On my last day in El Salvador a few weeks ago, I got up well before sunrise so that I could see the sky change.
I was well rewarded with a brilliant partly cloudy sky, watching the clouds change from dark blue, to purples and pinks, to oranges, to blazing yellows. As the clouds around the mountain hiding the sun turned a blinding gold, I had a moment of revelation.
These are simple clouds - collections of dust and water.
But they have carried almost the full crayola box of colors, and now they shine with a dazzling gold. This dust and water reflect the sun’s glory.
We too - collections of dust and water - in our best moments, reflect the Son’s glory.
We don’t have any light on our own, and seen from a different perspective, we are simply a puff of smoke. But on occasion, we blaze with the Son’s color and light and glory. My prayer is that we will be in position to reflect Him well.
The sky begins lighting up a full hour before sunrise.
Before anyone sees the sun over the horizon, the sky has already begun changing from black to dark blue to purple. The clouds begin their parade of colors through reds, pinks, oranges, and golds. The effect is more dramatic when a mountain blocks the view of the sun. We see the effects of the sun, long before that globe of blinding gold ever breaks across the horizon. The sun’s rays are already lighting up the sky, and their reflections are lighting up everything in our world, so that we can see houses and flowers and gardens in the near light of day before the day has truly begun.
This seems very close to our situation in theological history.
The Son is returning, but we cannot see the Son. God is blazing light into our world, but we cannot see God directly. We only see the effects of the Son reflected all around us. We can say, “I cannot see God, so there must be no God,” but that denies the light we do see.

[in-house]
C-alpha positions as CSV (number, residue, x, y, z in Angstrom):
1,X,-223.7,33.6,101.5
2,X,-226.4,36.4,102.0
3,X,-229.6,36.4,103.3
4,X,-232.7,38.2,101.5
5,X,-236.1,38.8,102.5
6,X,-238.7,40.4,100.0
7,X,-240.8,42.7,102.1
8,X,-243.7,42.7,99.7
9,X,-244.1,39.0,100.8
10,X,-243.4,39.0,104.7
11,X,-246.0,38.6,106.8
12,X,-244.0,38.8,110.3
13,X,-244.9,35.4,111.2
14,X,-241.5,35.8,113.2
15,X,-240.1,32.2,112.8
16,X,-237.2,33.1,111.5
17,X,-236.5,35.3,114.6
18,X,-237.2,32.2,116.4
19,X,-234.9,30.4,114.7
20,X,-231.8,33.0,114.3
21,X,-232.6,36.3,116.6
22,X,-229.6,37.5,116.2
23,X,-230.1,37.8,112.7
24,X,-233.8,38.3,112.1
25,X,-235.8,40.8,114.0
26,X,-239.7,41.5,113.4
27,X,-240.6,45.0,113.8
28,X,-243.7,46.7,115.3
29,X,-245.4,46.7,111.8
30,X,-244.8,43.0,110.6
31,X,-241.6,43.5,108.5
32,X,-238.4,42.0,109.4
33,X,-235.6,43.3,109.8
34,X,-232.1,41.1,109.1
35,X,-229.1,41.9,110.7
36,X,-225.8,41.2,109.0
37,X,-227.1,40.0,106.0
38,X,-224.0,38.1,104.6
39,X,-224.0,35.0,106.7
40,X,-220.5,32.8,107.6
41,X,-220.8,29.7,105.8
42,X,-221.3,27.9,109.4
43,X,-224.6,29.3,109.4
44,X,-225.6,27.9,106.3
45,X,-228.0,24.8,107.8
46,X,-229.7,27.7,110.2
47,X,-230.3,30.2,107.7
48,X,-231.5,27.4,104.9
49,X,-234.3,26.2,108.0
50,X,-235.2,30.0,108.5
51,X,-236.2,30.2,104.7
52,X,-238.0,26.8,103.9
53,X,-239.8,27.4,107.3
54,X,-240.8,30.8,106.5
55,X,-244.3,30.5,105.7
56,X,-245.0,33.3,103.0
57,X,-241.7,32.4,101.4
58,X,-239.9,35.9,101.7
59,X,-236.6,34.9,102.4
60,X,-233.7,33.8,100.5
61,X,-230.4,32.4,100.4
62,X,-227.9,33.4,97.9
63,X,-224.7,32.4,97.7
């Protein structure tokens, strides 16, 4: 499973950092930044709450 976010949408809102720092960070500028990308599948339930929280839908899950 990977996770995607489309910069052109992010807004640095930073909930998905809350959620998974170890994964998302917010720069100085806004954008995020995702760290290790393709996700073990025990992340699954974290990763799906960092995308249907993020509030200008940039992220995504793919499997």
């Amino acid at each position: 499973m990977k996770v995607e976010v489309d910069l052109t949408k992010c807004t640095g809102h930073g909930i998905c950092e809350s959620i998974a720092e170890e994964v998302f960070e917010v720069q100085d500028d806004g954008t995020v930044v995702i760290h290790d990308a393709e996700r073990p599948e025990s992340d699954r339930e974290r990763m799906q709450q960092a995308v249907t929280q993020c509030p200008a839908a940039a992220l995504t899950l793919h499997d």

This effect is all the more dramatic when a mountain of pain or injustice blocks our view. The mountain can darken huge portions of the sky, and the closer we are to it, the more it blocks from view.
Yet the Son is still rising and returning and shining His effects all around us. We need to broaden our perspective to take in the light that shines around the edges of our mountain of pain. We need to look down close at hand and see that the very ground we walk on is lit from the reflections of the Son we cannot see.
At some point, Jesus will break the horizon, but not yet.
In the meantime, we join the sky and the clouds and houses and leaves in reflecting his glory scattershot in our world. We may have moments of blazing brilliance full of glory, but mostly we just shine in our own personal colors - drab or beautiful, bold or simple - as the Light bounces from here to there and back again in our Dawn of the Ages. In this ordinary daily reflection, we bear the Light of the World, and we are part of the lighting of the universe until the true Light edges over the horizon and soaks us all in glory.